(Los Angeles Rams Head Coach Sean McVay has mentioned you a couple of times as somebody who has … He has picked your ear a little bit about navigating through your first season as a coach, I guess particularly being a young head coach. What kind of advice have you given him as he goes into this?) – “My conversations with him … The biggest thing we’ve talked about was the mistakes I felt like I made last year. I don’t have anything groundbreaking for him. I would just go through what I went through personally as far as what I did in the spring, where I felt like I could’ve managed my time better, things I should’ve emphasized more with my coaching staff, just so when we did get to the season, the time management would have been better. That’s really the biggest things that we’ve talked about. Sean is smart. I’m probably not the only one he has talked to. He has probably combed most of the league trying to figure out what’s the best way to go about this first year. You’ve got to learn on the fly a little bit. The fact that he’s doing that, it’s going to give him a little bit more of an advantage than probably a couple of us had last year.”

(What would you identify as maybe your biggest hurdle in your first year – something that caught you by surprise?) – “Time management. You don’t realize how many people walk in and out of your office, how many things you’re going to have to deal with that you never really anticipated until you go through it. Then you have to start managing those type of things and that’s when you start to figure it out a little bit.”

(How did you and Los Angeles Rams Head Coach Sean McVay become close?) – “There’is a group of us that we’re all about the same age, so when you go to the Combine and you’re all offensive assistants or scouting assistants, everybody is hanging out when you’re watching … I’m not trying to downplay the offensive line, but the skill guys, we’d all be sitting in the end zone and there’d be (Offensive Coordinator) Clyde Christensen and there’d be like a herd of all these guys in their mid-twenties sitting around him listening to Peyton Manning stories. That’s kind of how most of us met each other. Some guys have gone on to college. Some guys stay in the pros. So, there’s a good group of us that have hung around long enough to where we’ve become coordinators or head coaches.”

(You mentioned the draft. Where do you stand philosophically on taking a player with some black marks on his record like Oklahoma RB Joe Mixon for example?) – “Really, I lean on (General Manager) Chris (Grier), (Executive VP of Football Operations) Mike (Tannenbaum and) our scouts to do exactly what they do such a great job of (which) is going through every ounce of information. I think every guy you have to look at individually. I know that has really been the philosophy of our organization to make sure we just don’t go off of what we hear from one person or one thing that’s out there. We really try to do a good job of combing everything. You don’t want to say, ‘This means never,’ because all of a sudden, every situation seems like it’s different. The good thing is when you’re in coaching a lot of times, you’re really more on the backburner on a lot of these things. You have to decide whether or not, ‘Okay, understand if this is a situation – if this is what you’re going to have to deal with, with the player, deal with publicly or with the media – you have to understand what you’re getting yourself into. Right now, I’m so far away from really knowing where we’re at on a lot of these things where I’ll be more up-to-date here in the next couple weeks.”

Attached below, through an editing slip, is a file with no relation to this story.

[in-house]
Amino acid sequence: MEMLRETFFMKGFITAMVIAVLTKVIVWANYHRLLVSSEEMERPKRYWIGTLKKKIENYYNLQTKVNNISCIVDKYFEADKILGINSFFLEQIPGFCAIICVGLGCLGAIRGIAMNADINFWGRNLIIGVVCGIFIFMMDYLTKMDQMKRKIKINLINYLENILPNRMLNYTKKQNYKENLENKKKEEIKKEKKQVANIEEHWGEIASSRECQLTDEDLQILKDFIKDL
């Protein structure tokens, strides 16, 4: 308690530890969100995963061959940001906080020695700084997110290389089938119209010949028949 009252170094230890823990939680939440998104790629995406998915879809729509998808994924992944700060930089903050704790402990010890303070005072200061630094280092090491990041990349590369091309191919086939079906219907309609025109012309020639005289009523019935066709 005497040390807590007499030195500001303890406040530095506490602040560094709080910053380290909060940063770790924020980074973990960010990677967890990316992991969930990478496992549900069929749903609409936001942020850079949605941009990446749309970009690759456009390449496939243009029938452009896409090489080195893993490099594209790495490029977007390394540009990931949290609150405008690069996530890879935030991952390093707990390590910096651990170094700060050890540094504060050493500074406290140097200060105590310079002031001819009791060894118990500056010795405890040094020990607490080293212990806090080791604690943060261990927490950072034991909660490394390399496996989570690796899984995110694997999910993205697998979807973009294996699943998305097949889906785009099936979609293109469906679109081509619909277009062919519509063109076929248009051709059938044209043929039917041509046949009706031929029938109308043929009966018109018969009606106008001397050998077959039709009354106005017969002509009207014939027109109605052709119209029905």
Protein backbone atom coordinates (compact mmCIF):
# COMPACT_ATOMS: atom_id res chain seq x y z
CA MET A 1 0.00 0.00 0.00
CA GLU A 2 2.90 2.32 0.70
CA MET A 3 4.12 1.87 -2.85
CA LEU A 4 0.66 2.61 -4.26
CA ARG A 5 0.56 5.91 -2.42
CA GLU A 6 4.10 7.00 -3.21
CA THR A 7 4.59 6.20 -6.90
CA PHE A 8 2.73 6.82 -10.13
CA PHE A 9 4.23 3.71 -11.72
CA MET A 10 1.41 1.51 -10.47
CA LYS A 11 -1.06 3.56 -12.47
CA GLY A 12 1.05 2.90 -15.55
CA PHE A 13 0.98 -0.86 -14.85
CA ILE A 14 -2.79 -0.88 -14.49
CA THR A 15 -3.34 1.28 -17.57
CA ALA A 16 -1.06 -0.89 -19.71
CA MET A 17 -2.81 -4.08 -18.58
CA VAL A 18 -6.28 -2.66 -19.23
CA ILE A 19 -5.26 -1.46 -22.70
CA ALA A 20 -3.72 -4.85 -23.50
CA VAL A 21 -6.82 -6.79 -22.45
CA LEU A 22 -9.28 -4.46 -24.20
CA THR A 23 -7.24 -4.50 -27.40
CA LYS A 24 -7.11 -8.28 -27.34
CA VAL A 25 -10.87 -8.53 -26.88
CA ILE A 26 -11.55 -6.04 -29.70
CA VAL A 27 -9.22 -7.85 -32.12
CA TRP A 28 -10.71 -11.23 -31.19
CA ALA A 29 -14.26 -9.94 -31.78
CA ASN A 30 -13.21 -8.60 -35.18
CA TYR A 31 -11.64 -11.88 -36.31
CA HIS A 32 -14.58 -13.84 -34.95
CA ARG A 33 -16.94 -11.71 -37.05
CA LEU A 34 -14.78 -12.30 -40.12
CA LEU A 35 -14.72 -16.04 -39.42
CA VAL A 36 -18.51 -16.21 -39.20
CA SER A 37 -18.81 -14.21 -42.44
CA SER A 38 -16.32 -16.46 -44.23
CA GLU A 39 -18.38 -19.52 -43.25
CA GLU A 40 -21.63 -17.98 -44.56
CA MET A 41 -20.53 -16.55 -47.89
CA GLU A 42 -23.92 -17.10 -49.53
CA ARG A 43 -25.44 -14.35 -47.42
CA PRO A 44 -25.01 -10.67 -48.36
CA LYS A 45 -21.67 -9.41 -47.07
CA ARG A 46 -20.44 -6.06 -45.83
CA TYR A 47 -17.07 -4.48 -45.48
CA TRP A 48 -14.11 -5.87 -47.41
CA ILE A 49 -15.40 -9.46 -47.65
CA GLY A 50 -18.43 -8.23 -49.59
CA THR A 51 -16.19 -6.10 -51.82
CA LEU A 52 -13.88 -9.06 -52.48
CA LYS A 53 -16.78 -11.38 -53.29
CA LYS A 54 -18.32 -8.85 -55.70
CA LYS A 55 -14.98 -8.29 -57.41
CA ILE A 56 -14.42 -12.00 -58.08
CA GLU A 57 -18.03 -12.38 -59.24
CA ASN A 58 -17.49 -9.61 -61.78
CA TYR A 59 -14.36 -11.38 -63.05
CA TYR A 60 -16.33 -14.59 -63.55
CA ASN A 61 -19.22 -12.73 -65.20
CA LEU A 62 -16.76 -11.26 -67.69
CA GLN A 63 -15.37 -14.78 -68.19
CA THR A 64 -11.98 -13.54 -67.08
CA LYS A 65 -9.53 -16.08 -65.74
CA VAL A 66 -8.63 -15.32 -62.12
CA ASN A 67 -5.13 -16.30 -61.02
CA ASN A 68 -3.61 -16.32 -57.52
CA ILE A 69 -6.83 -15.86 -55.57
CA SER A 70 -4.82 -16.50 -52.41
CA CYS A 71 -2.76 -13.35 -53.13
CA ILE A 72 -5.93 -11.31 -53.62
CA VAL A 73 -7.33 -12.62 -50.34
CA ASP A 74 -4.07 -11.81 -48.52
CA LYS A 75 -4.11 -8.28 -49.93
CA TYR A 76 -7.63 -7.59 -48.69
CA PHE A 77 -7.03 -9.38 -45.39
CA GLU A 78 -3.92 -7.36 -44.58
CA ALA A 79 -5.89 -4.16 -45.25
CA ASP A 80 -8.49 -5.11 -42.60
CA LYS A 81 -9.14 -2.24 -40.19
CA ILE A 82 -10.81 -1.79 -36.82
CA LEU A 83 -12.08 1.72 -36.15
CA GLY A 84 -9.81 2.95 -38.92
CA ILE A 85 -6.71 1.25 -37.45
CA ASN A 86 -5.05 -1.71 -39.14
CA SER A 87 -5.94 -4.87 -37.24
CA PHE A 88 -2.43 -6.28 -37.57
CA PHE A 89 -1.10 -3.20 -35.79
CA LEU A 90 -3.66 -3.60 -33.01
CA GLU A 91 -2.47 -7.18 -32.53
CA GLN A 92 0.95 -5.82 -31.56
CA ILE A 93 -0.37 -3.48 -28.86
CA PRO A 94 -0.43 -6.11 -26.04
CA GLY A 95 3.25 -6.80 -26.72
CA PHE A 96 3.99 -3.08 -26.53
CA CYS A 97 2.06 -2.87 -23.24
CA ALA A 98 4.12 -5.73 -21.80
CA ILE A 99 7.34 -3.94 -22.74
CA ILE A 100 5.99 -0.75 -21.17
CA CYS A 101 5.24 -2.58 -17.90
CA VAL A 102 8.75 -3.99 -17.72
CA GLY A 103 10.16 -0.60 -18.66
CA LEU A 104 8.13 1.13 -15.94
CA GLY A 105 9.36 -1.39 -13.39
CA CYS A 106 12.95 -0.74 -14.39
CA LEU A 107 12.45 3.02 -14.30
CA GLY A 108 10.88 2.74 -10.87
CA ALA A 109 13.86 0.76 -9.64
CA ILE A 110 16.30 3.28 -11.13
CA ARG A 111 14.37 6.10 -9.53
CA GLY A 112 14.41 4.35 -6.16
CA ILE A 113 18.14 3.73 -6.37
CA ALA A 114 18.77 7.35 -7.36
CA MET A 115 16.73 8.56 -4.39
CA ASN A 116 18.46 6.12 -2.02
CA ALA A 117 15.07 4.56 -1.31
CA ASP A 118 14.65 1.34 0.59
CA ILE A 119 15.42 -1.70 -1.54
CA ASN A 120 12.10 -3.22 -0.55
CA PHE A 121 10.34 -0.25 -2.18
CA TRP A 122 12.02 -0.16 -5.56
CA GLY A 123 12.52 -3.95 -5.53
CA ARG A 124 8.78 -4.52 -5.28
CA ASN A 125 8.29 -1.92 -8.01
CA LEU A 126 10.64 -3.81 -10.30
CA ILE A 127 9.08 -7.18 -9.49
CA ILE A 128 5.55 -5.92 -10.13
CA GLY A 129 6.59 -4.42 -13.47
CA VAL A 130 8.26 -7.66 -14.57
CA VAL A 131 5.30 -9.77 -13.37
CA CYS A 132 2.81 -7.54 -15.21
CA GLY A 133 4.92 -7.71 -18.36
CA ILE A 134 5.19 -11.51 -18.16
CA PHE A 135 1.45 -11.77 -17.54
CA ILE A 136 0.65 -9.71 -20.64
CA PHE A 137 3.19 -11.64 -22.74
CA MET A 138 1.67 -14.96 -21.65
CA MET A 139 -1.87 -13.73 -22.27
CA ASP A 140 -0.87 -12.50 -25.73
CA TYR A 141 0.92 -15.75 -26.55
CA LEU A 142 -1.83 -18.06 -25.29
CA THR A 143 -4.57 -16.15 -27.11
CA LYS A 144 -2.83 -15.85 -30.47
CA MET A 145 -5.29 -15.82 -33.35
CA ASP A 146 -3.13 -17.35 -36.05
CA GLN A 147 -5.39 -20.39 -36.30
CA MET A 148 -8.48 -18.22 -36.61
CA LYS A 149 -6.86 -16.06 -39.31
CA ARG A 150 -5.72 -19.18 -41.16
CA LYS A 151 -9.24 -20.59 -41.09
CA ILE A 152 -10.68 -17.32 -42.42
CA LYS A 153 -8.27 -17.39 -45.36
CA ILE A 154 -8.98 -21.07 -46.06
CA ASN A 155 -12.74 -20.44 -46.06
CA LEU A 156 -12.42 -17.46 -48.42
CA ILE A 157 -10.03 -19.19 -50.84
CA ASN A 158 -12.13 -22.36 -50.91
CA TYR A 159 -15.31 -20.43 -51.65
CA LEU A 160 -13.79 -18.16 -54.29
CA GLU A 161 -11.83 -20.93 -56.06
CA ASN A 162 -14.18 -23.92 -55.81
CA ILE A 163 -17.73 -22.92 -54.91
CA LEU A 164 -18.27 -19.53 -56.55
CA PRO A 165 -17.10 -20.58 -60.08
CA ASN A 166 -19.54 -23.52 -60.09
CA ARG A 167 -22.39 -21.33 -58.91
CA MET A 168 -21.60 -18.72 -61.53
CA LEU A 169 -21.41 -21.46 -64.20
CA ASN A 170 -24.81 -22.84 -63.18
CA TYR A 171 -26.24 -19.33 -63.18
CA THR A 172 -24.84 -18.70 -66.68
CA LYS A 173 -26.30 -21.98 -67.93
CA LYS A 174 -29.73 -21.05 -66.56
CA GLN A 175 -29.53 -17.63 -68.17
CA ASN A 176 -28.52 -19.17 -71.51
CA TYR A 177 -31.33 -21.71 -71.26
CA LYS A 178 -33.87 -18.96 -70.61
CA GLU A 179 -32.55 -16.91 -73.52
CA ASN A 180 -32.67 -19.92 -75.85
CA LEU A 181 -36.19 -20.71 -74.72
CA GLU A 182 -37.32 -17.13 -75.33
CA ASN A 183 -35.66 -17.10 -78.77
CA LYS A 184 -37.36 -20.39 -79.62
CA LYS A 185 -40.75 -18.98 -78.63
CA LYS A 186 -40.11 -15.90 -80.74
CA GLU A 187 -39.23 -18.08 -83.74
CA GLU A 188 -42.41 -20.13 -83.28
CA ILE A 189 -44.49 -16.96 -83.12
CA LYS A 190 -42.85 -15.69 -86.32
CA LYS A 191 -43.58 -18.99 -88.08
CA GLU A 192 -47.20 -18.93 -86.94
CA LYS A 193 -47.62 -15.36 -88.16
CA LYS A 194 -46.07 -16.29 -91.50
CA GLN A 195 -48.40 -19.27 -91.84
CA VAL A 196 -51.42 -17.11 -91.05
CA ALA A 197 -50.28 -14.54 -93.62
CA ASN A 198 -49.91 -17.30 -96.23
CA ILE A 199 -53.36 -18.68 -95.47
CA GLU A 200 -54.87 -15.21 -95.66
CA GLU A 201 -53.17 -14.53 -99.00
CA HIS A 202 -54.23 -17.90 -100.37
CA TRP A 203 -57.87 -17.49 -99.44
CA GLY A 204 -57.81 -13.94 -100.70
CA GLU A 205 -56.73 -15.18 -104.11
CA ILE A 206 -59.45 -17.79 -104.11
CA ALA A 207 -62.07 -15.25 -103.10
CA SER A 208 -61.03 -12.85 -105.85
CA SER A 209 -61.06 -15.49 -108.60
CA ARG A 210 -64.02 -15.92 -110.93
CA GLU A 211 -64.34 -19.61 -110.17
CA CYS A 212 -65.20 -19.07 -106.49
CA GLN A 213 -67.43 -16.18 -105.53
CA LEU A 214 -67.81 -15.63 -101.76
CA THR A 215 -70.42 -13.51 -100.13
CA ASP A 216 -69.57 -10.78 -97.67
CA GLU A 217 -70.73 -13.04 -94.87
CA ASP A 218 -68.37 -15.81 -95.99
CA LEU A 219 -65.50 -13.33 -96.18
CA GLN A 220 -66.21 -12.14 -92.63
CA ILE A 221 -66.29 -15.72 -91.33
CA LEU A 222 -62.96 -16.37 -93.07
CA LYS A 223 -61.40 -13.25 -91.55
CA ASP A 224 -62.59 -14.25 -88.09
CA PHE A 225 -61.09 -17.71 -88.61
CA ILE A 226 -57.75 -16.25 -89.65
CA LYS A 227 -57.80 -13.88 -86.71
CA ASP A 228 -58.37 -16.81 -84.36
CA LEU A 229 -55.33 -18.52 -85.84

(Do you take more guys off the board for medical or for character?) – “Probably medical. I think that’s where you can run into some issues. You think you’re in good shape and you start talking to them about a whole bunch of guys and then all of a sudden guys feel like somebody is not in good shape and he gets pulled off the board. Those are the disappointing ones – when you lose a guy due to medical. I just don’t remember there being so many guys that we took off the board for character issues, at least last year. I don’t remember that happening too much last year.”

(I know you only coached him for a year, but WR Alshon Jeffery, what does he do for a quarterback? What do you think he can do for QB Carson Wentz in Philadelphia?) – “Alshon might be the only player that I’ve ever coached when I called the play to the quarterback (and) I said, ‘I don’t care what their coverage is, throw it up.’ He has a unique body. His wingspan and the range that he has to catch a ball is unique. I don’t think I’ve ever coached a player that had the body type he had. He has an unbelievable ability to go up and get the ball. He makes a quarterback’s life very easy because he is so big. He’ll surprise you because when you walk up to him, you think he’s like 6’5” and when you watch him on tape, and he’s 6’2”. He does have great hands. He’s a really good route-runner, which people don’t realize, because you’re focused so much on the fact that he can run a go route and he’ll make a big play.”